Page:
AP Ch 2 Atoms Molecules Ions Nomenclature

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Atoms, Molecules and Ions: 

Atoms, Molecules and Ions Chapter 2

Dalton’s Atomic Theory (1808): 

Dalton’s Atomic Theory (1808) Elements are composed of extremely small particles called atoms. All atoms of a given element are identical, having the same size, mass and chemical properties. The atoms of one element are different from the atoms of all other elements. Compounds are composed of atoms of more than one element. The relative number of atoms of each element in a given compound is always the same. Chemical reactions only involve the rearrangement of atoms. Atoms are not created or destroyed in chemical reactions. 2.1


2 2.1


8 X2Y 2.1


J.J. Thomson, measured mass/charge of e- (1906 Nobel Prize in Physics) 2.2


Cathode Ray Tube 2.2


e- charge = -1.60 x 10-19 C Thomson’s charge/mass of e- = -1.76 x 108 C/g e- mass = 9.10 x 10-28 g Measured mass of e- (1923 Nobel Prize in Physics) 2.2

Everybody Has Avogadro’s Number! But Where Did it Come From?: 

Everybody Has Avogadro’s Number! But Where Did it Come From? It was NOT just picked! It was MEASURED. One of the better methods of measuring this number was the Millikan Oil Drop Experiment Since then we have found even better ways of measuring using x-ray technology


(Uranium compound) 2.2




The modern view of the atom was developed by Ernest Rutherford (1871-1937).


atoms positive charge is concentrated in the nucleus proton (p) has opposite (+) charge of electron (-) mass of p is 1840 x mass of e- (1.67 x 10-24 g) particle velocity ~ 1.4 x 107 m/s (~5% speed of light) (1908 Nobel Prize in Chemistry) 2.2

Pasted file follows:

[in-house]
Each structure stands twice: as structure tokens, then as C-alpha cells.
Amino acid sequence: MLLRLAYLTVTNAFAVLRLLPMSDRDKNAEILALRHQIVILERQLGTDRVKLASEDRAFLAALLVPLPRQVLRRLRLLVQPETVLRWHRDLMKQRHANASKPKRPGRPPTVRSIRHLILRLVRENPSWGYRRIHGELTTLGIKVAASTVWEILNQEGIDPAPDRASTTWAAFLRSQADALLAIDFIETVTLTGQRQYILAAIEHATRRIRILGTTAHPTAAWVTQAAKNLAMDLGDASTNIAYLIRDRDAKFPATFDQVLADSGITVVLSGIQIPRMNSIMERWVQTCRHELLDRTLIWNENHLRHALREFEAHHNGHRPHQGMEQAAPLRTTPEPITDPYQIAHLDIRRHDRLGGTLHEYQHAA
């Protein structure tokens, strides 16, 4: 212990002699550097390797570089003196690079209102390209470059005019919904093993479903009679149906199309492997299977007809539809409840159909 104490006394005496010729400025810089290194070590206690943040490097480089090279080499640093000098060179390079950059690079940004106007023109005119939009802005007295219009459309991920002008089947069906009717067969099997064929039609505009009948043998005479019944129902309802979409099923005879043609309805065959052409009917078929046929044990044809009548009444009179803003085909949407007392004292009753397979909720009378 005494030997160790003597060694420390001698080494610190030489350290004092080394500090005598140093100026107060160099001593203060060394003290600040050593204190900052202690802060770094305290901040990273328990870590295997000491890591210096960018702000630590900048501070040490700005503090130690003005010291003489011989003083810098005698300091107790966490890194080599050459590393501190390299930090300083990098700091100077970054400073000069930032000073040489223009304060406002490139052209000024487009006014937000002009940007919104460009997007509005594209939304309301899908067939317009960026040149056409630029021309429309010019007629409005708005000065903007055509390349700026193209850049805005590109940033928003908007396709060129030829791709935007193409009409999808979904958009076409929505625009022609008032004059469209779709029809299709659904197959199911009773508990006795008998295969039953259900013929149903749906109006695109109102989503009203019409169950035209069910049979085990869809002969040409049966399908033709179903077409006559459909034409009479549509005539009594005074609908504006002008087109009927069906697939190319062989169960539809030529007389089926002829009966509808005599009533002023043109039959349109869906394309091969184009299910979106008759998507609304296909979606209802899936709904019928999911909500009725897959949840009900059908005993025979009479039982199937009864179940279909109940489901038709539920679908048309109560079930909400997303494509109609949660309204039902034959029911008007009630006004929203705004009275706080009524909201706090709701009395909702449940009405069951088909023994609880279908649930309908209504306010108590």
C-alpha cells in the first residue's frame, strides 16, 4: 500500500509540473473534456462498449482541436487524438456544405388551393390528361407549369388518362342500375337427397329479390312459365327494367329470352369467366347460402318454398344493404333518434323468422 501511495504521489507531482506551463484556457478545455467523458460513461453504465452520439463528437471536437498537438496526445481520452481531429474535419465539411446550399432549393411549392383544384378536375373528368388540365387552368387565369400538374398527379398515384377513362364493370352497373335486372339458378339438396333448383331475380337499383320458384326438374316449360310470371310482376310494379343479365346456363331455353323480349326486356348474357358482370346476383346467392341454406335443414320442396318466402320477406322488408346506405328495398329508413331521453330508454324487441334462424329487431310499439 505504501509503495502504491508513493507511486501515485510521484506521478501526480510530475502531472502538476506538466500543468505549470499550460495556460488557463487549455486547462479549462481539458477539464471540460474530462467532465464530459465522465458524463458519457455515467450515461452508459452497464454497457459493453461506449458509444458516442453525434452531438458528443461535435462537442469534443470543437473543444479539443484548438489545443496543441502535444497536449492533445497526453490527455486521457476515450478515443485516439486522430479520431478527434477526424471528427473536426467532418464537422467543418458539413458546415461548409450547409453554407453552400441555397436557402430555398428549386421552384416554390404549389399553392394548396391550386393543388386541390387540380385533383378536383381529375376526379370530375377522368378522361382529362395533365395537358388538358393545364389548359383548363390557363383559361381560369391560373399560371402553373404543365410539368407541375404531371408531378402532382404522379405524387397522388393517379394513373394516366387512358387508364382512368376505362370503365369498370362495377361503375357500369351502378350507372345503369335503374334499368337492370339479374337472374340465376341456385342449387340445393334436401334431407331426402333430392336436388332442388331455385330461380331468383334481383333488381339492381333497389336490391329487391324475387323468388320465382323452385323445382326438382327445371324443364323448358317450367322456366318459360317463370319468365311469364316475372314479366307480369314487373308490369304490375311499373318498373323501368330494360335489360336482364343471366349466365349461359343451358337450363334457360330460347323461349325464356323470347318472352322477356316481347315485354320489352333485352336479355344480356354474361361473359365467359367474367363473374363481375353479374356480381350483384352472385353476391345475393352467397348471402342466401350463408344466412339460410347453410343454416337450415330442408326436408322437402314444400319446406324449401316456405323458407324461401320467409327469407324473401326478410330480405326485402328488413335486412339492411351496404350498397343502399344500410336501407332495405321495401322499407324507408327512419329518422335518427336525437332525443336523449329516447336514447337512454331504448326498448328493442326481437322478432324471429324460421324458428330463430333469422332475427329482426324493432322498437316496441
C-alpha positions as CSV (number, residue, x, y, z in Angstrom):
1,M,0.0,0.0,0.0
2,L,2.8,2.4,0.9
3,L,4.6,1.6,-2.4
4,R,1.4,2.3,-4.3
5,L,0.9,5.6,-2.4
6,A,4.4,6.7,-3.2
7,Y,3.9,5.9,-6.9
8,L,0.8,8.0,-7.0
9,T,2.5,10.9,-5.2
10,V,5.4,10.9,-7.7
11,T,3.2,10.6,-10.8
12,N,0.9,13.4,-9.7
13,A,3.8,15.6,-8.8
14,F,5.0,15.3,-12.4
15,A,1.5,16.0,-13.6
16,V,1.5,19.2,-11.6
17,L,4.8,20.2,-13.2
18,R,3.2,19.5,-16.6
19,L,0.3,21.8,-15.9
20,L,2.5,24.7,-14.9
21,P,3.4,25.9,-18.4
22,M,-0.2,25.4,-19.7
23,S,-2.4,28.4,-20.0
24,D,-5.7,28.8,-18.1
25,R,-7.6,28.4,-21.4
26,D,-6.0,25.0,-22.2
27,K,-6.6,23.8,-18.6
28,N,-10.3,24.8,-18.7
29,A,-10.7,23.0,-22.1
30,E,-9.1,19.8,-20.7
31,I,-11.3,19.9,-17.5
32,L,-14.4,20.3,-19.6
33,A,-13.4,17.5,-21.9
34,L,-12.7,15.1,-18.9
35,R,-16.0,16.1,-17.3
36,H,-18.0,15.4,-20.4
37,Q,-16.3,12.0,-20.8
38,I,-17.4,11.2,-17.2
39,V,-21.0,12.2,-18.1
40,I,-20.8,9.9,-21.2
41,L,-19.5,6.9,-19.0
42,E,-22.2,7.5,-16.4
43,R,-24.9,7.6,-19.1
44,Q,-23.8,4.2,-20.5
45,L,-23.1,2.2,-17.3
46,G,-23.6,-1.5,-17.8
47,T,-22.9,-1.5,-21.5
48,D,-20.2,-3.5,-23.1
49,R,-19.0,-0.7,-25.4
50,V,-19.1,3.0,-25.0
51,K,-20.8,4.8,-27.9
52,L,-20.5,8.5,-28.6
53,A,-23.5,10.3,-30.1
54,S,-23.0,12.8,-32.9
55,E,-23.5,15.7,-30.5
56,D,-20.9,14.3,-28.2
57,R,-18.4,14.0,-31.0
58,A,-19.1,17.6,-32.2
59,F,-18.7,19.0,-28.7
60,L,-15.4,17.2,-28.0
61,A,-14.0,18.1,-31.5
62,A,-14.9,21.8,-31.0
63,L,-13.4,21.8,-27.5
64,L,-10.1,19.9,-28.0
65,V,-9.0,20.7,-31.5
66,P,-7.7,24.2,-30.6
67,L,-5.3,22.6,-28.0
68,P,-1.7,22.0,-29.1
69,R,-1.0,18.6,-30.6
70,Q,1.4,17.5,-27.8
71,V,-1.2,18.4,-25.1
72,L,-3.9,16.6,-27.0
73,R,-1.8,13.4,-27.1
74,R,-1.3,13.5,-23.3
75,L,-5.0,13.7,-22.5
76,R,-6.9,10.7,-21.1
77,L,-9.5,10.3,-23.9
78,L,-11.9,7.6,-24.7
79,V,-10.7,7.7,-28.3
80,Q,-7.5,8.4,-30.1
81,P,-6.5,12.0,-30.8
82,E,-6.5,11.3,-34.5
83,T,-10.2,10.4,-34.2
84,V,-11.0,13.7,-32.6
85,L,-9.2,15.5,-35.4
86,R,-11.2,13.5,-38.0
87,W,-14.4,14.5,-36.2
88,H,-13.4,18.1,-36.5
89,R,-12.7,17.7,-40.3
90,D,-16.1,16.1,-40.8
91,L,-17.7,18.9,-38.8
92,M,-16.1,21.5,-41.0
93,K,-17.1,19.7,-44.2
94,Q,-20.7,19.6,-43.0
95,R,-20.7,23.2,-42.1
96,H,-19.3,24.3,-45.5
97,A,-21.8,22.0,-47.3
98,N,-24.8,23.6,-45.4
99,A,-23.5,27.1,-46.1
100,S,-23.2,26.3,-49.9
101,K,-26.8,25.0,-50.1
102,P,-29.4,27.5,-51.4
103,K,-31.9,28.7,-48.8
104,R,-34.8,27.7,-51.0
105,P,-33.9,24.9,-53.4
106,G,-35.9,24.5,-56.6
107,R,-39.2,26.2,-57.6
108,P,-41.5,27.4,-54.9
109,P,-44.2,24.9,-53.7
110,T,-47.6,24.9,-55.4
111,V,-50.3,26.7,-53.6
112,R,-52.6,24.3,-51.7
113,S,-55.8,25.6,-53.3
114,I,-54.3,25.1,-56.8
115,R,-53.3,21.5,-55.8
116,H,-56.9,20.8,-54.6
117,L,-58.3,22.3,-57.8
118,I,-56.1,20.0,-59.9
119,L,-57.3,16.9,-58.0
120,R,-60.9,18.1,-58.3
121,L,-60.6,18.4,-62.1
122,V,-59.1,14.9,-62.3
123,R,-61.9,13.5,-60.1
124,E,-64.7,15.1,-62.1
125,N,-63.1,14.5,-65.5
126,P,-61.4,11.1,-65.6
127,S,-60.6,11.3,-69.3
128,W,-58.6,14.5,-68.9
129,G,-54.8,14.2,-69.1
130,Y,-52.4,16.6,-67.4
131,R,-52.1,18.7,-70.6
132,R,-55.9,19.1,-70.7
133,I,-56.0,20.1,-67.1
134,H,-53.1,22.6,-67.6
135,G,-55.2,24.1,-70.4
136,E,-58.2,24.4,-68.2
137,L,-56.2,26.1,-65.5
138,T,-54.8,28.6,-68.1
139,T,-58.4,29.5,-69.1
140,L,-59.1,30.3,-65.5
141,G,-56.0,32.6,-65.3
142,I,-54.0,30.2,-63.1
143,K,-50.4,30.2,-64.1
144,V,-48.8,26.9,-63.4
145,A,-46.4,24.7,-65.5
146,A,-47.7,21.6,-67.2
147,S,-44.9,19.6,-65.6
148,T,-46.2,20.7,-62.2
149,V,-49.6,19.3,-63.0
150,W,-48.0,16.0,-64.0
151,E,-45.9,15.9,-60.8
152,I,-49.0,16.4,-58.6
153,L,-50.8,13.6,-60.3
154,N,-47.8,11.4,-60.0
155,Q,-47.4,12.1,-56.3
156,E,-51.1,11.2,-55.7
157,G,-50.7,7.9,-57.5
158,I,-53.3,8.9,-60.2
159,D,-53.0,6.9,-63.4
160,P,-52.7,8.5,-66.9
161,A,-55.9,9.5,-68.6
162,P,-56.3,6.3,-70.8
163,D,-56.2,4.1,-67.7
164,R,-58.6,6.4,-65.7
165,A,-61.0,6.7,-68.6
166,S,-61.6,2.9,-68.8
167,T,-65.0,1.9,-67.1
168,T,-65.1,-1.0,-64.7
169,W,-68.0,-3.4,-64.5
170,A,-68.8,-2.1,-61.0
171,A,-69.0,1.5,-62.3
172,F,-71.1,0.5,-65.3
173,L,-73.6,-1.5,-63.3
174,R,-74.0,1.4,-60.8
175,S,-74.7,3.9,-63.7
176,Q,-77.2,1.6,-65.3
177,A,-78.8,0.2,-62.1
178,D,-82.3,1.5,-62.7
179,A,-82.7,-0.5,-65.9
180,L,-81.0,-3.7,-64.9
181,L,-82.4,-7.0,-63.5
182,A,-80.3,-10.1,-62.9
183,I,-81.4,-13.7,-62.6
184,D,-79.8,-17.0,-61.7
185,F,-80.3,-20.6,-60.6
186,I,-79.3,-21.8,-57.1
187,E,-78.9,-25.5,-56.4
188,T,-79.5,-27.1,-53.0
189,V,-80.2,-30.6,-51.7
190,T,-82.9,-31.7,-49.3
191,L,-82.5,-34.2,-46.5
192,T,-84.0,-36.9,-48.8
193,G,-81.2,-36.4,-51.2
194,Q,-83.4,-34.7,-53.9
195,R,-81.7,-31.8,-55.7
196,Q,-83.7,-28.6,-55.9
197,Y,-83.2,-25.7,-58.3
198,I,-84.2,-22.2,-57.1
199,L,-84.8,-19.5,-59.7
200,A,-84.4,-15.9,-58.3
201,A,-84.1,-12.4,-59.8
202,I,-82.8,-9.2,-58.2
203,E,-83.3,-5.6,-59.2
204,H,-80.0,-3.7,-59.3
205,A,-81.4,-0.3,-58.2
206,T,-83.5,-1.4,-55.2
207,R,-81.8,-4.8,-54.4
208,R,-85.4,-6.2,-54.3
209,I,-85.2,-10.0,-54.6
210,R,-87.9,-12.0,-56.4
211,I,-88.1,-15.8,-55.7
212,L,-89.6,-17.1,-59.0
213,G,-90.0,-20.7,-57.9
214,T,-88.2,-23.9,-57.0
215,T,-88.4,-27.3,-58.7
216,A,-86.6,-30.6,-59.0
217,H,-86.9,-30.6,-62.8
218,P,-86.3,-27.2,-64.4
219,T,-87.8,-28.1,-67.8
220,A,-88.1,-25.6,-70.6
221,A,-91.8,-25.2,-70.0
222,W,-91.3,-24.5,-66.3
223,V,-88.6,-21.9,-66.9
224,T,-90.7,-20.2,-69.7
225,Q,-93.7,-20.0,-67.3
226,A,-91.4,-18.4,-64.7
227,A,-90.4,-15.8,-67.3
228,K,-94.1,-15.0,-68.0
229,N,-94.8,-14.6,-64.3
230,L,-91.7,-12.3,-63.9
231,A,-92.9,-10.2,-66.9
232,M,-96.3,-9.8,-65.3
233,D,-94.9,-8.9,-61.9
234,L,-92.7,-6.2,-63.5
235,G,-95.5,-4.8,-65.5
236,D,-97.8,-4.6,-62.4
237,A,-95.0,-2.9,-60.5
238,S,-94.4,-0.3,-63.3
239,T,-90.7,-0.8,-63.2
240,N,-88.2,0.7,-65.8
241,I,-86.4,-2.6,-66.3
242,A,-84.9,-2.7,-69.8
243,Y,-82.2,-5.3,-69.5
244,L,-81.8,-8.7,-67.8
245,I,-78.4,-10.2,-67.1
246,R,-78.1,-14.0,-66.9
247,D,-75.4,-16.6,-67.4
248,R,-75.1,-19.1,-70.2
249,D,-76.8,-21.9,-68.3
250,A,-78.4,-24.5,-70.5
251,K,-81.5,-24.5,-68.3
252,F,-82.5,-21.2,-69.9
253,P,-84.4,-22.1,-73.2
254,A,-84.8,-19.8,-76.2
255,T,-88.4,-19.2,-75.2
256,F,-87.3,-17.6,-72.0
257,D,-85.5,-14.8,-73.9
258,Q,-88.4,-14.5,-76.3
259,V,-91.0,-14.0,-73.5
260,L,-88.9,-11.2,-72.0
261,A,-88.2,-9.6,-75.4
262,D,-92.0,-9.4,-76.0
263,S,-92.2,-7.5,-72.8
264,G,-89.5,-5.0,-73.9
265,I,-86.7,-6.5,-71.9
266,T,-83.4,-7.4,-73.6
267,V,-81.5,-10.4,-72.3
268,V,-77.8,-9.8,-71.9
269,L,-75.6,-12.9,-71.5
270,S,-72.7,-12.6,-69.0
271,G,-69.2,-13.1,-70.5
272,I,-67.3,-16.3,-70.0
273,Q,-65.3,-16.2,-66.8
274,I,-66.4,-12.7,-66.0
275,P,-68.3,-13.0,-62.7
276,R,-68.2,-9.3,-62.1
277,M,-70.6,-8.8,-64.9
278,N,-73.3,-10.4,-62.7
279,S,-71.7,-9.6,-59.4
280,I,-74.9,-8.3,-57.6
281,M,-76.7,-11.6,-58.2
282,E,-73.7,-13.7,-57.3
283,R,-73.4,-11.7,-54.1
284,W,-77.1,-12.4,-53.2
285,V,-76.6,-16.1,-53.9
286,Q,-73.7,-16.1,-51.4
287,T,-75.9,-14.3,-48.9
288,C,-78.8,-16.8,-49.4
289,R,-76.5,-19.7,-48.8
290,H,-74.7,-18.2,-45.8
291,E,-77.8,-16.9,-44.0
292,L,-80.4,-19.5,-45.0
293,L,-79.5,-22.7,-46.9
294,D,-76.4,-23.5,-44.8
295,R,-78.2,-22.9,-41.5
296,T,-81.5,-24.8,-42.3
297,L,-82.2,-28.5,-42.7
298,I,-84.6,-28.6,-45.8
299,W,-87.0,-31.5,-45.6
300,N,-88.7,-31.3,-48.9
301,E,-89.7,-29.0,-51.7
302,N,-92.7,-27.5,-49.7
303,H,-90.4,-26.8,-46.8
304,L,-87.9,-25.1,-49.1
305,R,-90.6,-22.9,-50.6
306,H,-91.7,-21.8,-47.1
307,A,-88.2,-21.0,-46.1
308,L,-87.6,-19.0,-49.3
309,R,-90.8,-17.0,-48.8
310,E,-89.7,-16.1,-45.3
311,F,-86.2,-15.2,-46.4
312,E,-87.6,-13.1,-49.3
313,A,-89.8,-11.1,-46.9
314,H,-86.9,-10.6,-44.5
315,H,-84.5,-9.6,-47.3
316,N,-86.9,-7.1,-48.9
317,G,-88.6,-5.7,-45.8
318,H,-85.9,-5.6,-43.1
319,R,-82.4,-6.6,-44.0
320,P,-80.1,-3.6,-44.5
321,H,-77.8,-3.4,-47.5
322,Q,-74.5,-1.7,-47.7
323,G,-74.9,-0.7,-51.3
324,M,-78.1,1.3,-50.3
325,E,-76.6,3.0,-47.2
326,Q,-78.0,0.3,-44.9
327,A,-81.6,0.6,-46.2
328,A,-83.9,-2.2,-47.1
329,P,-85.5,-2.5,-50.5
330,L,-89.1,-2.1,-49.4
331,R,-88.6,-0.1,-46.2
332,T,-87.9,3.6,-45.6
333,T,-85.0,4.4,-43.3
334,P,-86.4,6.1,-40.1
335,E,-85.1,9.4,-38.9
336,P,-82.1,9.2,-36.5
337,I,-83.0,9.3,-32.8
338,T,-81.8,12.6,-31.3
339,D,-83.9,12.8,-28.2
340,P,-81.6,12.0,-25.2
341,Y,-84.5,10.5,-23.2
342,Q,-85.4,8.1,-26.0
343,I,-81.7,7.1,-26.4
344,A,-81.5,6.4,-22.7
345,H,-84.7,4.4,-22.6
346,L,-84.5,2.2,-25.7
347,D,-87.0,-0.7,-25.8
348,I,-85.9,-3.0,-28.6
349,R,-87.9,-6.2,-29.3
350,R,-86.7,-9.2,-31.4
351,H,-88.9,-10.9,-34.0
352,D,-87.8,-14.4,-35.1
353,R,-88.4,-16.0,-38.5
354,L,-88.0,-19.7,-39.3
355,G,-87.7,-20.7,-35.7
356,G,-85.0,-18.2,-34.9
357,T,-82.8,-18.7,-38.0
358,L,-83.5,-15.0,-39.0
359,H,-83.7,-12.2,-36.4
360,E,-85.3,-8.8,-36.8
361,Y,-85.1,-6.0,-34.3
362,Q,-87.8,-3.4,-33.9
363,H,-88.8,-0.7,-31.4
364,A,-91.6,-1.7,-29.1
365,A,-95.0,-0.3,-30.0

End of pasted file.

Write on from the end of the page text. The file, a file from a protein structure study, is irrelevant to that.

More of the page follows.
atomic radius ~ 100 pm = 1 x 10-10 m nuclear radius ~ 5 x 10-3 pm = 5 x 10-15 m Rutherford’s Model of the Atom 2.2 “If the atom is the Houston Astrodome, then the nucleus is a marble on the 50-yard line.”

Chadwick’s Experiment (1932): 

Chadwick’s Experiment (1932) H atoms - 1 p; He atoms - 2 p mass He/mass H should = 2 measured mass He/mass H = 4 neutron (n) is neutral (charge = 0) n mass ~ p mass = 1.67 x 10-24 g 2.2


mass p = mass n = 1840 x mass e- 2.2


Atomic number (Z) = number of protons in nucleus Mass number (A) = number of protons + number of neutrons = atomic number (Z) + number of neutrons Isotopes are atoms of the same element (X) with different numbers of neutrons in their nuclei 2.3




6 protons, 8 (14 - 6) neutrons, 6 electrons 6 protons, 5 (11 - 6) neutrons, 6 electrons Do You Understand Isotopes? 2.3




Chemistry In Action Natural abundance of elements in Earth’s crust Natural abundance of elements in human body 2.4


A molecule is an aggregate of two or more atoms in a definite arrangement held together by chemical bonds A diatomic molecule contains only two atoms H2, N2, O2, Br2, HCl, CO A polyatomic molecule contains more than two atoms O3, H2O, NH3, CH4 2.5


ELEMENTS THAT EXIST AS DIATOMIC MOLECULES Remember: BrINClHOF These elements only exist as PAIRS. Note that when they combine to make compounds, they are no longer elements so they are no longer in pairs!